Bryan Bertino directs ‘The Monster’, a suspenseful horror film about a mother and daughter stranded at night on a deserted road. Their car is besieged by what might be a wounded wolf or what might be what wounded it. They have a very dysfunctional relationship and, with flashbacks, we learn why. This film is an exercise in suspense that does not always work, but still has a few good scares for the audience.
Rating: high +1 (-4 to +4) or 6/10
There is a popular sequence in a well-known Science Fiction or horror film but let me be a little cagey here and try to avoid a major spoiler. It would appear here that writer/director Bryan Bertino adapted that sequence into an entire movie by replacing and developing the characters and telling their background in flashbacks. The basic situation and some of the ways to handle scenes seem to have been borrowed from the previous film.
Kathy (played by Zoe Kazan) and her daughter Lizzy (Ella Ballentine) have a relationship that is bad from the ground up. Kathy is irresponsible and a substance abuser and estranged from Lizzy’s father, so Lizzy has previously taken the role of the adult of the family. Now, Lizzy is fed up and wants to go to her father and while Cathy does not like the idea, she is co-operating. Lizzy wants to get there as soon as possible, even if it means that Kathy has to drive all night.
They are the only people on a back road when suddenly their car hits something big and spins around smashing the driver’s door. It looks to be a wolf dead in the road but, a few minutes later, the wolf’s body has disappeared. There must be something else on the road, probably bigger than the wolf and, you guessed it: as the mother and daughter learn to depend on each other the ice between them melts. If it had not, the audience would not be so anxious to have the two save themselves. At first, neither person seemed worth the effort to save but each eventually realises that the other may be the key to her survival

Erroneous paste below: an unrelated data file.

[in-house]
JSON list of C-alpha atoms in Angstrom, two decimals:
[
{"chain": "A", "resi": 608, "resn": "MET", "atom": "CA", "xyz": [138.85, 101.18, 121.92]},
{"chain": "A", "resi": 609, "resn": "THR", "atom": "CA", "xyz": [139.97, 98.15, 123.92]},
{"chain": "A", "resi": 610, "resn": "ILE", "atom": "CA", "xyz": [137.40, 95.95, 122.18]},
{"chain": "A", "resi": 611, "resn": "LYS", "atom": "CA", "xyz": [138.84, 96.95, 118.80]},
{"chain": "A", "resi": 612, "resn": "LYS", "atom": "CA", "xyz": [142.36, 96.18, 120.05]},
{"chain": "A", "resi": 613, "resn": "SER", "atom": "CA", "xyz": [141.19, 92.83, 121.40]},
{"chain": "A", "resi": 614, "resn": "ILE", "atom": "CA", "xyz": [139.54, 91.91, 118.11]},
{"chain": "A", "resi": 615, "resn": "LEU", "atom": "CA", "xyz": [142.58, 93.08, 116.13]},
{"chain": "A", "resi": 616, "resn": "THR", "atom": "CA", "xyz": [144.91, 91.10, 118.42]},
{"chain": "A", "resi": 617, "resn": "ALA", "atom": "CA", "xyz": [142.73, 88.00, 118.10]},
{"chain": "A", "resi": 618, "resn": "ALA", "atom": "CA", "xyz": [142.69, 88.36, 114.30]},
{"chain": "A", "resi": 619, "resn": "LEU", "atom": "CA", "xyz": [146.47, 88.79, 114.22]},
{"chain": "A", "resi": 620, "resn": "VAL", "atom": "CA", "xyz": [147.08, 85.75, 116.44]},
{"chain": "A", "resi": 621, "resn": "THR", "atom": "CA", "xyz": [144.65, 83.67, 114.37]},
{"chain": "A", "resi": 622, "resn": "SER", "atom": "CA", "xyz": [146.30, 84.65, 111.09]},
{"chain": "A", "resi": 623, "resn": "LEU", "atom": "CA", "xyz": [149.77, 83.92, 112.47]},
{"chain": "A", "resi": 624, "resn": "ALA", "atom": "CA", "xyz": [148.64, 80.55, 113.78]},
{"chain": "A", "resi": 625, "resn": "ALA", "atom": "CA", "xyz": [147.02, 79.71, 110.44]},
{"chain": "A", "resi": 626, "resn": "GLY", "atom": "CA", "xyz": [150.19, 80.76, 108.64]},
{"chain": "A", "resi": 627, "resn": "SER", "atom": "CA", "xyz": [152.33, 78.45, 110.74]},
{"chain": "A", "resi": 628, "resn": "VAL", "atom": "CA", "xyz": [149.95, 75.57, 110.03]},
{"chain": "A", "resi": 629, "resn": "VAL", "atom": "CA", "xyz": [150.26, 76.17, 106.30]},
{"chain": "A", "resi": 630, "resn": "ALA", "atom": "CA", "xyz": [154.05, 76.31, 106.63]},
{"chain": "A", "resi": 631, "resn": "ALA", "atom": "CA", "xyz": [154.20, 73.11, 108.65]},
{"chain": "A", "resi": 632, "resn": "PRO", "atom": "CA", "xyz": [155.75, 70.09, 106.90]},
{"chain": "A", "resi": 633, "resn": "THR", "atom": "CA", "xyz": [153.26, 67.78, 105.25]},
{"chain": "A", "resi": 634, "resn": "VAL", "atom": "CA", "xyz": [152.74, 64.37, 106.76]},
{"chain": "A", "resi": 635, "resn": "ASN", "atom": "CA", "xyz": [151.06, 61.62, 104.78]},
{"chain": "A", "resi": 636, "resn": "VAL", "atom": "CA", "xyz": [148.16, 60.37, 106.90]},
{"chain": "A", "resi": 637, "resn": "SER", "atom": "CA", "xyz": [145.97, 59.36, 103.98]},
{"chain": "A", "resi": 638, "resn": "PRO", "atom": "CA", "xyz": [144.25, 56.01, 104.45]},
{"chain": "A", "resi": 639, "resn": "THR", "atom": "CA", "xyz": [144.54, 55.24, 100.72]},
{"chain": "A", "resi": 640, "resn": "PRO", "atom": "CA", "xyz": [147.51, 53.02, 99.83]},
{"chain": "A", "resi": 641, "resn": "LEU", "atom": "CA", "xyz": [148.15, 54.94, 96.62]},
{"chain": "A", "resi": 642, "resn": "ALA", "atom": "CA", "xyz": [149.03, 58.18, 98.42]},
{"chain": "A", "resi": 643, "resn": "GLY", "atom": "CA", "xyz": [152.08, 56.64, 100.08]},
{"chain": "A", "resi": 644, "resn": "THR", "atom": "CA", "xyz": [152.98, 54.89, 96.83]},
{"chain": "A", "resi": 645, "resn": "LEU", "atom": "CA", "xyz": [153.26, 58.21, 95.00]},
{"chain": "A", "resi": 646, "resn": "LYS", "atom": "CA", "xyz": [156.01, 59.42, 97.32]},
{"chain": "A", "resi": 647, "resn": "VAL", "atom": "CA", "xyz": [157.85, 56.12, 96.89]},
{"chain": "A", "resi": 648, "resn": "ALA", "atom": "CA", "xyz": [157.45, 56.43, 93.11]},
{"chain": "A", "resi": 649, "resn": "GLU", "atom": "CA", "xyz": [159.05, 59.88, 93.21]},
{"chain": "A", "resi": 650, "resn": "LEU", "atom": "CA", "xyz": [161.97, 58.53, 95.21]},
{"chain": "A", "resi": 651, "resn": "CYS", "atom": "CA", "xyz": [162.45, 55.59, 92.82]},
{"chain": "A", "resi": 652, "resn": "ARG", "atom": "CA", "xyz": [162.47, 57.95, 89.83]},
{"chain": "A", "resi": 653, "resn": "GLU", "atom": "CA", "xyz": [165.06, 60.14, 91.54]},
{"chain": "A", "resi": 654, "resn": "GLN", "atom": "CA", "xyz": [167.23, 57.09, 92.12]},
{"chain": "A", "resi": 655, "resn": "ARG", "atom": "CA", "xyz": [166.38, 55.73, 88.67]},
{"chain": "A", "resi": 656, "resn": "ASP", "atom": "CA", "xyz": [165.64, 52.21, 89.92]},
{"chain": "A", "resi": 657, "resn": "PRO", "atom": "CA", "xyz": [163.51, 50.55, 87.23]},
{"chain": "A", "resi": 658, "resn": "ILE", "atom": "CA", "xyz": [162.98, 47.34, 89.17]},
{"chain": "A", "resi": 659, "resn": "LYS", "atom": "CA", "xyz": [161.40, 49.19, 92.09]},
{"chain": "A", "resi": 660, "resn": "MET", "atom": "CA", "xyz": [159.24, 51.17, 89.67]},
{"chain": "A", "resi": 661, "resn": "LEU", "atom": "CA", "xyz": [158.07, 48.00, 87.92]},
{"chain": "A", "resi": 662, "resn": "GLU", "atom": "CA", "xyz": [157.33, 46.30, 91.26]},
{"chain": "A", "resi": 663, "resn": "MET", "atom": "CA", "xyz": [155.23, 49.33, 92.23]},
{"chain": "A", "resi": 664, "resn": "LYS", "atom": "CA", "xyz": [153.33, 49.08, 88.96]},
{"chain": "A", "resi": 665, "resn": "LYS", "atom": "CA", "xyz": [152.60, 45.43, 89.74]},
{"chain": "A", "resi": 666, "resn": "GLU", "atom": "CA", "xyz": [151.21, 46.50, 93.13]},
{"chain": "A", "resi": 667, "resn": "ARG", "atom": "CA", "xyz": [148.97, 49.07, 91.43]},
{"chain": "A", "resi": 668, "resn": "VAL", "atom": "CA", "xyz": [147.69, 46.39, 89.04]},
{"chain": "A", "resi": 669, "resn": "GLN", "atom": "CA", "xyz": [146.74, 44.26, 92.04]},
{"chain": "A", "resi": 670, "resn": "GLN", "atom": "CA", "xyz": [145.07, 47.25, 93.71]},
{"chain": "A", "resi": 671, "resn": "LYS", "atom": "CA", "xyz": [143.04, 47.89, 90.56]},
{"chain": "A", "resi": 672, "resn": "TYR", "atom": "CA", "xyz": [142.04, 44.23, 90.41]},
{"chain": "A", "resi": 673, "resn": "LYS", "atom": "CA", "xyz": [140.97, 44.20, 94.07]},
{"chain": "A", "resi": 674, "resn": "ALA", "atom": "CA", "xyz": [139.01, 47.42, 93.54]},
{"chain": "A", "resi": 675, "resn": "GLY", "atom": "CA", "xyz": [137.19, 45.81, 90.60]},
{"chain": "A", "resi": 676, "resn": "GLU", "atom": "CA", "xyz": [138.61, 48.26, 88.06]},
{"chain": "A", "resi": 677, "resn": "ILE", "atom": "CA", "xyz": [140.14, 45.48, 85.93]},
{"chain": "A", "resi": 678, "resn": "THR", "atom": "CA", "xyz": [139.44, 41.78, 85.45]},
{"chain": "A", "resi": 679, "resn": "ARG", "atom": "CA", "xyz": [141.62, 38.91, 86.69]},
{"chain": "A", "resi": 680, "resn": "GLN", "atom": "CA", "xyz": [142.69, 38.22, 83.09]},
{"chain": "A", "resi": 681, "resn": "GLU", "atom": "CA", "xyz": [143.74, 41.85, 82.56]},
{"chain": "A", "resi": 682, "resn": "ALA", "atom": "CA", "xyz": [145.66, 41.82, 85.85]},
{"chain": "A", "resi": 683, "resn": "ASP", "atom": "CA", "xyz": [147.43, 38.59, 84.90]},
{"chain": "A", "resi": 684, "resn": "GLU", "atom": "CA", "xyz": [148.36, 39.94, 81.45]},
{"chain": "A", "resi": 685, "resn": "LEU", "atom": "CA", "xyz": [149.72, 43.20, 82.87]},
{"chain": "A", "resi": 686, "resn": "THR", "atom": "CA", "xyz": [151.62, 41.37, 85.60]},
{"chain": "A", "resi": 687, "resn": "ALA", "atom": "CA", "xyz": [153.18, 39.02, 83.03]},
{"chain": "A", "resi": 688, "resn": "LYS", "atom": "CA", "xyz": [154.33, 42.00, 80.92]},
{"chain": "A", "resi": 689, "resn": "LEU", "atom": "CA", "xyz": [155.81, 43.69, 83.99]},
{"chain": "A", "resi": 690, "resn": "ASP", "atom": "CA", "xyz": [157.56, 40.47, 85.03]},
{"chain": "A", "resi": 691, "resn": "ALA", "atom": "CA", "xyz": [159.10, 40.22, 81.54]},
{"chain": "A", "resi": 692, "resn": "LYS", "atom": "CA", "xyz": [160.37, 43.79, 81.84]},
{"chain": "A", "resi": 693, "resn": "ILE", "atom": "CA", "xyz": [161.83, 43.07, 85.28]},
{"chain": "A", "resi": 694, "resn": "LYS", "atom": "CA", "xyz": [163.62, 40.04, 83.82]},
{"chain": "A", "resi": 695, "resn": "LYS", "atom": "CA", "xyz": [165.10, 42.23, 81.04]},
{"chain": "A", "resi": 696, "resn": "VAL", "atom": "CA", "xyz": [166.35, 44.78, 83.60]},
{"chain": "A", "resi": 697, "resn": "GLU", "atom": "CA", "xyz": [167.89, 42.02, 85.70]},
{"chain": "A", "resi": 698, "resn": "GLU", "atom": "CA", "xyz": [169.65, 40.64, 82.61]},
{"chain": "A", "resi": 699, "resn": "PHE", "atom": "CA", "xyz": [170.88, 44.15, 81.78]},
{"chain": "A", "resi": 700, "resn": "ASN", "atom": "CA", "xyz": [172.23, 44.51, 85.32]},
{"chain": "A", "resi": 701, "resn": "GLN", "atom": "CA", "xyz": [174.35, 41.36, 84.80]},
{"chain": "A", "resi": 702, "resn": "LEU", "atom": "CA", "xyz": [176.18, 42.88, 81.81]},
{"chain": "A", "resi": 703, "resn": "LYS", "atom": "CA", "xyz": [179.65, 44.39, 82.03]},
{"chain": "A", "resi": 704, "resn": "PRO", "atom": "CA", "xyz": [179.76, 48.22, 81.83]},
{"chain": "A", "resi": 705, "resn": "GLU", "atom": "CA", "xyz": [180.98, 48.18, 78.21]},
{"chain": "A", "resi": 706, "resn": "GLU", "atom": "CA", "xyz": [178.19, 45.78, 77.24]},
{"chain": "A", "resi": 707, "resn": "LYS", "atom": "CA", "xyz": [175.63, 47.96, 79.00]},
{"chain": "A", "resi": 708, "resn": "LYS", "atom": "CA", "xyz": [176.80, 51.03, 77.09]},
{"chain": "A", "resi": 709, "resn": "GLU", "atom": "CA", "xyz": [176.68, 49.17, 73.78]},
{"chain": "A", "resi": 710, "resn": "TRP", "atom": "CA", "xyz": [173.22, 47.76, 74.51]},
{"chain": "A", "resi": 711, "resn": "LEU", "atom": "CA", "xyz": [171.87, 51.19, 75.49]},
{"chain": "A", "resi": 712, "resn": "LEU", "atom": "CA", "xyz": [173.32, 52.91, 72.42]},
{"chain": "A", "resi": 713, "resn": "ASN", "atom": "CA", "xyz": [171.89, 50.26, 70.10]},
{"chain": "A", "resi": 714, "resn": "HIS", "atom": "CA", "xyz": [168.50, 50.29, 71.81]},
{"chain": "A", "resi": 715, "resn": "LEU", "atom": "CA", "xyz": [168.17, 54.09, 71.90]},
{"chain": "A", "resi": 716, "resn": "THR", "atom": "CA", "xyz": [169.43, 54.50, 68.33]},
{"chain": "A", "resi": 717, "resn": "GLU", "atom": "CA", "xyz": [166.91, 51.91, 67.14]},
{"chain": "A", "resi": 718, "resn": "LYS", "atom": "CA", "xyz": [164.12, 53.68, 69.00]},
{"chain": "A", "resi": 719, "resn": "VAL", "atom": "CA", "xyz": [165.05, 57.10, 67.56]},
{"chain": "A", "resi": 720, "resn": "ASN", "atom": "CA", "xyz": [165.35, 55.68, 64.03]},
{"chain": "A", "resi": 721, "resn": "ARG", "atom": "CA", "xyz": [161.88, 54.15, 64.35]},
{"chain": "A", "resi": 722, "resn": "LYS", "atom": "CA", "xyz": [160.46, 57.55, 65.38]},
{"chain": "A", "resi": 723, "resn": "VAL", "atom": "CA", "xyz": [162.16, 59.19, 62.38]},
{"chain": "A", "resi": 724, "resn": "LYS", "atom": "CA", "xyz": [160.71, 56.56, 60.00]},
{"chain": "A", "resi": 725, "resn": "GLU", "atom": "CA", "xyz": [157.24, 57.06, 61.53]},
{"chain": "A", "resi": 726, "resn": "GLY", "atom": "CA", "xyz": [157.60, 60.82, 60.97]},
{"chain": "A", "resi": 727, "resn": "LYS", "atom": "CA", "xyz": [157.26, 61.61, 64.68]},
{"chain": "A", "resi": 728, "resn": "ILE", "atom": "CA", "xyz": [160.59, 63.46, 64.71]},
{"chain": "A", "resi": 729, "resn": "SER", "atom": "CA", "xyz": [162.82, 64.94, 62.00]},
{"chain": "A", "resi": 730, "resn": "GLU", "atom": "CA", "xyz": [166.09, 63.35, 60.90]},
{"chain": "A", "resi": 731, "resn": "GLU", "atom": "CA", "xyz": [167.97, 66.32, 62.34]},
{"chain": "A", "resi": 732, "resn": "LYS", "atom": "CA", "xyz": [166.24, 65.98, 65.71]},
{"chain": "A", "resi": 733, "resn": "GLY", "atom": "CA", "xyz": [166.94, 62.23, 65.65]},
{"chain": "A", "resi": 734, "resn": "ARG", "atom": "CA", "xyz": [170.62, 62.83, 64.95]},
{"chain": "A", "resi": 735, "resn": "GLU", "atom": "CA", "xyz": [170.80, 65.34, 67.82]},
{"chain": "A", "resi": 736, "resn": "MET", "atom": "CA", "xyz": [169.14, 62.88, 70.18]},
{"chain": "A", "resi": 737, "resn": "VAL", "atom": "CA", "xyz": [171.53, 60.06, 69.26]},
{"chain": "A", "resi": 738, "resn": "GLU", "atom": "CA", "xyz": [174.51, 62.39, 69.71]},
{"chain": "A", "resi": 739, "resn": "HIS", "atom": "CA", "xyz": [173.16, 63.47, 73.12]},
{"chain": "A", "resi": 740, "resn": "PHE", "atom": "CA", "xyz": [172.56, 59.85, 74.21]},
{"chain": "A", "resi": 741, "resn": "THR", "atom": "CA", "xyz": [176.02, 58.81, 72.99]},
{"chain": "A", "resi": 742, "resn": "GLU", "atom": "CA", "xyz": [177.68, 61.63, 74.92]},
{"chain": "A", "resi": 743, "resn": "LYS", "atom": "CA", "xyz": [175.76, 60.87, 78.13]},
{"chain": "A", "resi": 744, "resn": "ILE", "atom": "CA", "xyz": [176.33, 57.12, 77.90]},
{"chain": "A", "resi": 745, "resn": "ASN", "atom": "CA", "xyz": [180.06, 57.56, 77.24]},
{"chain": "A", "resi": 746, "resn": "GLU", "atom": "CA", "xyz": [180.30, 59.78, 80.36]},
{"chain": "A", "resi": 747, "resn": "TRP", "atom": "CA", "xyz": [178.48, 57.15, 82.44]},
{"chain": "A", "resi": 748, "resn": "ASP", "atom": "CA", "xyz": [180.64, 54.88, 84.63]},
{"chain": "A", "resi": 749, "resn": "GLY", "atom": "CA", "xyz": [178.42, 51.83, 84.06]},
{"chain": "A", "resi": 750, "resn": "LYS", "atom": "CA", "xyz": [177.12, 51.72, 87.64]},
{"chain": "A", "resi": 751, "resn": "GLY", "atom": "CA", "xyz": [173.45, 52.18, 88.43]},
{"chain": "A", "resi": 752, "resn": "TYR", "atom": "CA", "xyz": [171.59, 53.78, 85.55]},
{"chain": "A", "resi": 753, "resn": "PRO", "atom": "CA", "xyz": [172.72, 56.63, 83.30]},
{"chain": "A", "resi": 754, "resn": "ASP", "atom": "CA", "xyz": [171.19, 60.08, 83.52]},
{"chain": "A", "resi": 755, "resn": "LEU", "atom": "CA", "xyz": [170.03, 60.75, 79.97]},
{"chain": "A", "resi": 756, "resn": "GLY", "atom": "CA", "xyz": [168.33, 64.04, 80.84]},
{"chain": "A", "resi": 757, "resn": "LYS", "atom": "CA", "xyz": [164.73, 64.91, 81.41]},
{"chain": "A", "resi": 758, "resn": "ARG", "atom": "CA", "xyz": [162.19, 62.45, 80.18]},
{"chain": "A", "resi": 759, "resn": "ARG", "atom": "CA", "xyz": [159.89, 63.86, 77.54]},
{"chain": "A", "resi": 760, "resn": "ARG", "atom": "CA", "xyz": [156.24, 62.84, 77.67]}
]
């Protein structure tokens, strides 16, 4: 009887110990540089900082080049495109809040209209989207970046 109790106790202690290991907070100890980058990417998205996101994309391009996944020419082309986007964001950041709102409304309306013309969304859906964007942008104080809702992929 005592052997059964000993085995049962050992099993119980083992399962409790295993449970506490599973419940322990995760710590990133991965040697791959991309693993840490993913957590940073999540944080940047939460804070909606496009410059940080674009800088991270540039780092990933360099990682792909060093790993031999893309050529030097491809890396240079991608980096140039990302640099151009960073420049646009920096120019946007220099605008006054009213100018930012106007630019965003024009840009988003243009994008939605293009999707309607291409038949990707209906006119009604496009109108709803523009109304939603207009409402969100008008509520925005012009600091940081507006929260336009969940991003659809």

The film is left with some long scenes of the beleaguered pair facing off against something they can never get a good look at. Scenes like these put the director on a knife-edge between keeping the viewer in suspense and being tedious. Sometimes seeing too much nothing in the progress in the story will lose the viewer or it may just tighten the suspense. Here it does both. The film sometimes works, though some pieces carry on too long.
Bertino does some decent exercise in atmosphere, eg sending the car down dark Freudian roads lit only by a pair of headlights. He largely introduces the whatsit just a bit at a time. The viewer is left to question if he/she really saw what it looked like. Little visual details are added slowly. Incidentally, I saw the poster after only after seeing the film and I would have been unhappy had I seen them in the other order. The poster is a stupendous spoiler. Take that as a warning.
I rate ‘The Monster’ a high +1 on the -4 to +4 scale or 6/10. It is of note that Zoe Kazan is the granddaughter of the great but controversial film director Elia Kazan.
Mark R. Leeper
(c) Mark R. Leeper 2016